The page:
German Indologists of the late 19th and early 20th century, for example, started trying to ‘reclaim’ ancient Indian culture, which they saw as closely linked to a mythical Aryan race despoiled by ruthless Brahmins. Indologists such as Adolf Holtzmann Jr went so far as to claim that Buddhism –which he considered a rational philosophy—was the natural precursor to German Protestantism until it was maliciously attacked and destroyed by a cunning Brahmin class. What’s more telling, as Vishwa Adluri and Joydeep Bagchee write in The Nay Science, is how German Indologists tried to re-create a mythical Indo- German ideal, historicising and racialising Indian philosophy while presenting their textual interpretations (including the claim of a ‘master race’ of light-skinned Aryans invading India) as historical fact. Most German Indologists, notably, were not just against Brahmins, they were virulent racists.
German Indology migrated to other parts of the West, and by the early 1900s, it had become a powerful paradigm through which European scholars came to understand Indic spiritual and religious traditions. Kosambi’s work on Buddhism while at Harvard shaped him profoundly, as he was learning what was considered the popular consensus at the time: Buddhist thought provided order to an unwieldy, inegalitarian way of life known as Brahminism, and its legacy in India was wiped out by Brahmins seeking to reclaim control over Indian society. It should be noted that such claims, while debunked, are still present in many Western textbooks.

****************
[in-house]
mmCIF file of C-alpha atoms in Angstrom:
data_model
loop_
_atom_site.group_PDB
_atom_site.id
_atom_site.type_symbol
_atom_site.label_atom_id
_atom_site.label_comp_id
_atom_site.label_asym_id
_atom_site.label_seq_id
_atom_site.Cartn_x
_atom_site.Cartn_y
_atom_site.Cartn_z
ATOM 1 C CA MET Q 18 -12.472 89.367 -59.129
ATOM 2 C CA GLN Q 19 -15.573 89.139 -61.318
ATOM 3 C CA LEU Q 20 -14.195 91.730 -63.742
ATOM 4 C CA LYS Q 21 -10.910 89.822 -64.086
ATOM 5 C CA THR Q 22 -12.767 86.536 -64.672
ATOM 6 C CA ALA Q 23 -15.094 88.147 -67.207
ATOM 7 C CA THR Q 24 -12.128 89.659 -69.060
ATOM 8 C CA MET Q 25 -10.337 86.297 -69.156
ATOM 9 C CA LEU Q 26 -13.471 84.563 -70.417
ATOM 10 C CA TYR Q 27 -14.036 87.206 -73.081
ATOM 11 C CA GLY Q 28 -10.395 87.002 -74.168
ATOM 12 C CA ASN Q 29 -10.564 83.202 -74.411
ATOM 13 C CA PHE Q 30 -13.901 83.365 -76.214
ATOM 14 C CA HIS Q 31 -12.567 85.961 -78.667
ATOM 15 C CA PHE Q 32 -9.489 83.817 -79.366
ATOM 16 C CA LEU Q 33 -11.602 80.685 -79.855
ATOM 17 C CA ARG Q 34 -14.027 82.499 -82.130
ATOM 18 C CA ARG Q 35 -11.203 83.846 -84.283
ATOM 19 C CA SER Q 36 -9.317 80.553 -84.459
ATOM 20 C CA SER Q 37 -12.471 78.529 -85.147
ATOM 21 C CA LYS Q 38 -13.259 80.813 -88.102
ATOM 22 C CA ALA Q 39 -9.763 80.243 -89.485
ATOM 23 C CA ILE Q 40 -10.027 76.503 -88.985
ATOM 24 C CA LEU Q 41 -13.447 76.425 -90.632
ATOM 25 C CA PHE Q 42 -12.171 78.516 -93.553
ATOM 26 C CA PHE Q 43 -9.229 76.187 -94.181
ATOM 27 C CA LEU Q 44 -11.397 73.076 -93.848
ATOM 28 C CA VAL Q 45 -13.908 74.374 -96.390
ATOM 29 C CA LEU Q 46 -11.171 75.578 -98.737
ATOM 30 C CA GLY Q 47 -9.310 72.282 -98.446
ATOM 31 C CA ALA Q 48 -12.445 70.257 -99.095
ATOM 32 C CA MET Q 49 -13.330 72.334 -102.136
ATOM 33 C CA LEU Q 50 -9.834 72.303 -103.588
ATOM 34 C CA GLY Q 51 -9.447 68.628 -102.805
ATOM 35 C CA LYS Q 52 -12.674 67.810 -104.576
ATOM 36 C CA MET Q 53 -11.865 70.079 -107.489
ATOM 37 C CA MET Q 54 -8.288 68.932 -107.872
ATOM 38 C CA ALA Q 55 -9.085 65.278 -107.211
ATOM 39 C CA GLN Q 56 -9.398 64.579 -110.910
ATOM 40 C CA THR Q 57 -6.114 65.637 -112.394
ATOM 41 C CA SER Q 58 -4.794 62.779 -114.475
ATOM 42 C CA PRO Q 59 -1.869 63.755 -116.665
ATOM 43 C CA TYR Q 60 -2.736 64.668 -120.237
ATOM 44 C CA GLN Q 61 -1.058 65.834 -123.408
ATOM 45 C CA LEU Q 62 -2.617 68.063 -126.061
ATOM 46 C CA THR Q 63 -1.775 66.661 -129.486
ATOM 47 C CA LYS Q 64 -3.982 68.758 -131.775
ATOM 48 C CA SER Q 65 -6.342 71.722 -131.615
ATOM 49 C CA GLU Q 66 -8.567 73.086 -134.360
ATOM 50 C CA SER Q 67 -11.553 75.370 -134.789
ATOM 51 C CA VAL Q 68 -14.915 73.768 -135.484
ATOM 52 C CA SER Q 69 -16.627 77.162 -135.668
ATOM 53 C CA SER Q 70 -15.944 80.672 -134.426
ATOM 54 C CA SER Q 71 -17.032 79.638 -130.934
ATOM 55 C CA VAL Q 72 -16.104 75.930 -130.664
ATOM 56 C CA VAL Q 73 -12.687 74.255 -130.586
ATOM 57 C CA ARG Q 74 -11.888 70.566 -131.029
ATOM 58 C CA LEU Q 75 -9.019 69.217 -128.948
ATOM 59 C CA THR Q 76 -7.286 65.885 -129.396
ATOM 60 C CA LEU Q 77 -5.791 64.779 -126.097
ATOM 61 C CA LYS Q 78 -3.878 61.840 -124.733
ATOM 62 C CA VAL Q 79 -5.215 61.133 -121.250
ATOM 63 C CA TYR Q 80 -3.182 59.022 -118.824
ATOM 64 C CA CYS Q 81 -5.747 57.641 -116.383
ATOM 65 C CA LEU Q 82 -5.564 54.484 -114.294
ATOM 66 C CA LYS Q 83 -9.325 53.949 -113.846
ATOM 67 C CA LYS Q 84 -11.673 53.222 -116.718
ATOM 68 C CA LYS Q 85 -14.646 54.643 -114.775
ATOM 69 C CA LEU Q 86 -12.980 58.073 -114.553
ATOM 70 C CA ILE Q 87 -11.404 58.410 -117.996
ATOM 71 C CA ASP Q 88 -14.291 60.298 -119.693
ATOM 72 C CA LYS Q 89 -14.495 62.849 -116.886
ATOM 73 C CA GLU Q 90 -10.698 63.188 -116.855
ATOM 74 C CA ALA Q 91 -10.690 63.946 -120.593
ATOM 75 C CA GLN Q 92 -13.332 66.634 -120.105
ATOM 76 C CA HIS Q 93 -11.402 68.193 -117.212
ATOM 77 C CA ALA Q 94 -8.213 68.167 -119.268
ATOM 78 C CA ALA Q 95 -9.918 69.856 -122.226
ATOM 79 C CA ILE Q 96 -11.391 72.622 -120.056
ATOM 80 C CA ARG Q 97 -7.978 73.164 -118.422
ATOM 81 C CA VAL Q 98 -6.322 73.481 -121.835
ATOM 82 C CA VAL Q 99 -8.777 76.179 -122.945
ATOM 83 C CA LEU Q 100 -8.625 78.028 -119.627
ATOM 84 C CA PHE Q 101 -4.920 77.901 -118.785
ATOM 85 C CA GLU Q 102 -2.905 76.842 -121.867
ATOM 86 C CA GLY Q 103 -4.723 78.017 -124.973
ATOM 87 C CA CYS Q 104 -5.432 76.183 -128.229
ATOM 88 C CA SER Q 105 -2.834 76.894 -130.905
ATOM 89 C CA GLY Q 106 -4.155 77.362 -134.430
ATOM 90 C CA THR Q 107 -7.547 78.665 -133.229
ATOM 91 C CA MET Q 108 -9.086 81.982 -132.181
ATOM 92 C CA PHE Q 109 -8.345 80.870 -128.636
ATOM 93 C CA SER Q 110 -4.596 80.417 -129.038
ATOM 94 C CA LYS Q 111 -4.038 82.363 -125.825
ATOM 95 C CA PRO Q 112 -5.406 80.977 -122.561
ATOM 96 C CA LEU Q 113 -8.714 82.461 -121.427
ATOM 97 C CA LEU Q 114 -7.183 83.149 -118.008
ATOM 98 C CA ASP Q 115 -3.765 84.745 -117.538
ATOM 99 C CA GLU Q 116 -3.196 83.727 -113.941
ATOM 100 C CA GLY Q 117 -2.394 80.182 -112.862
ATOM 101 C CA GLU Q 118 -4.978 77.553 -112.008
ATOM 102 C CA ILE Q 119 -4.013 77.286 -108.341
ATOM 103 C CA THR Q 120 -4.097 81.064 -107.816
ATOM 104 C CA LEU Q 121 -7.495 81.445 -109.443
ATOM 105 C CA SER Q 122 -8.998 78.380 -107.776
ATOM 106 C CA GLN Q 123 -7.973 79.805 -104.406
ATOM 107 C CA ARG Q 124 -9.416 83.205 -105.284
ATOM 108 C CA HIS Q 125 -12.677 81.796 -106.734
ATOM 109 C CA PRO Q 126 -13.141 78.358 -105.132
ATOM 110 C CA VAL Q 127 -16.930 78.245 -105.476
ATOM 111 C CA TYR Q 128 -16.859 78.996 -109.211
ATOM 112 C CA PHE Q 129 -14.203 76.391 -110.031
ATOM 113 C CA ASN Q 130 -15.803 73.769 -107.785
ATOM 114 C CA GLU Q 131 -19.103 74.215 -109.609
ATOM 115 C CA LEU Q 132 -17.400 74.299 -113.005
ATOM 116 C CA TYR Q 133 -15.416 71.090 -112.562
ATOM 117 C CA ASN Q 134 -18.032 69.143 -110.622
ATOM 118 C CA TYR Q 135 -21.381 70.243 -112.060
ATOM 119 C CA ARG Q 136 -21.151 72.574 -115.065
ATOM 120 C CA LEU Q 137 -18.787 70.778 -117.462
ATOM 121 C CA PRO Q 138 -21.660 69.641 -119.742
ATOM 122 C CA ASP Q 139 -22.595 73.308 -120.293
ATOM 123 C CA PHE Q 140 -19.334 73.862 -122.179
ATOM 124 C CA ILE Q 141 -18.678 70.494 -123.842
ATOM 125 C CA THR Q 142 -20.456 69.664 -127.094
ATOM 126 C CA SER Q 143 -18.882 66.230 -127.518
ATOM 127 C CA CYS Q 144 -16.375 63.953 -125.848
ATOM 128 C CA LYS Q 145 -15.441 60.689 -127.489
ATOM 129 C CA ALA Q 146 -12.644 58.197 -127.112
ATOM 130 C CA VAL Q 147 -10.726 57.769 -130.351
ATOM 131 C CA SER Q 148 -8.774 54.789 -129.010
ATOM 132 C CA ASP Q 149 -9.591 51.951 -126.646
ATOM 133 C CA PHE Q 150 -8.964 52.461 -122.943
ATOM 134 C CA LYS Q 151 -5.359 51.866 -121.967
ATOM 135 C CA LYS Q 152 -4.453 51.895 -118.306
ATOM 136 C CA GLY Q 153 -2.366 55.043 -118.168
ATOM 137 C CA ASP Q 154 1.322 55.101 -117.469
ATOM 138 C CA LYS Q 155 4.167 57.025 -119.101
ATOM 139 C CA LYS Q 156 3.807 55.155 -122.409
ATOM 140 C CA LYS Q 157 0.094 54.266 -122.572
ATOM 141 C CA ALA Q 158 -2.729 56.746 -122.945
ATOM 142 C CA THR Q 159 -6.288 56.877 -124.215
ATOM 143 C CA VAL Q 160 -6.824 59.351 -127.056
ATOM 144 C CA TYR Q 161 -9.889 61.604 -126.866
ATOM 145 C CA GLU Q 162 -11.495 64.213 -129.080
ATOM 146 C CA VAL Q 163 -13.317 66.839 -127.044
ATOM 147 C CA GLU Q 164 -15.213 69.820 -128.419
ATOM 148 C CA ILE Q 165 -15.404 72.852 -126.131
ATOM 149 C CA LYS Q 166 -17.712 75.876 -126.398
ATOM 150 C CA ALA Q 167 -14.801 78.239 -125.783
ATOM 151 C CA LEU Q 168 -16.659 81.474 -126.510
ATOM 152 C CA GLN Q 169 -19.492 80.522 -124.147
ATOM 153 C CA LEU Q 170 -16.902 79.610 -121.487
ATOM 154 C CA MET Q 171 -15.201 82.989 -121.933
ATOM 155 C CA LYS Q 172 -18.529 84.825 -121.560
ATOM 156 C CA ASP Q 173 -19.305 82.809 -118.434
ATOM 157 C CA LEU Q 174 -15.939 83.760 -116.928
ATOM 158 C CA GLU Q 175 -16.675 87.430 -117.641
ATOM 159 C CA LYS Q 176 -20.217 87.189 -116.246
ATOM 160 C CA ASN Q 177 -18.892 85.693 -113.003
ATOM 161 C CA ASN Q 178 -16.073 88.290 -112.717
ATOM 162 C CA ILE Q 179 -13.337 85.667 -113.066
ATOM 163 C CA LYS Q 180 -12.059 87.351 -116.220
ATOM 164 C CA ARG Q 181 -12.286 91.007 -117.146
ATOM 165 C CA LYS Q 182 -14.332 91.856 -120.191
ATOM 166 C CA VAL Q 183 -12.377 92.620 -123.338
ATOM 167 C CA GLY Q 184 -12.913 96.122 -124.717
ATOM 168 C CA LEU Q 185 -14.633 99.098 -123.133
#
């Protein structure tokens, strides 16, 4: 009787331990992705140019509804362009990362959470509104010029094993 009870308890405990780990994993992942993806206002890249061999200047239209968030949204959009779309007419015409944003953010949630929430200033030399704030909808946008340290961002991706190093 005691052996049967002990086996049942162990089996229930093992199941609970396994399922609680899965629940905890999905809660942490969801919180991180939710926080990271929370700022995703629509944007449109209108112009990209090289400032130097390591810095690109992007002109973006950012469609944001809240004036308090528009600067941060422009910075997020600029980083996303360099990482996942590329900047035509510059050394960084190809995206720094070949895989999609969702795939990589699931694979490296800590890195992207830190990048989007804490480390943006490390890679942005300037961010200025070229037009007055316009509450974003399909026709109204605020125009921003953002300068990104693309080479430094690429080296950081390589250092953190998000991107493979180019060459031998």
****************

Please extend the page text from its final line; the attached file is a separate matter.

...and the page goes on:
Kosambi and his Indian counterparts also digested ideas about an Aryan invasion—the supposed conquest of the Indian Subcontinent by light-skinned European invaders who subsequently subordinated darker indigenous populations. While Indian intellectuals such as BR Ambedkar passionately argued against the idea that an Aryan invasion ever took place, it was almost universally accepted as fact within India and the West for most of the 20th century—until later genealogical, archaeological and textual evidence refuted and dispelled the theory.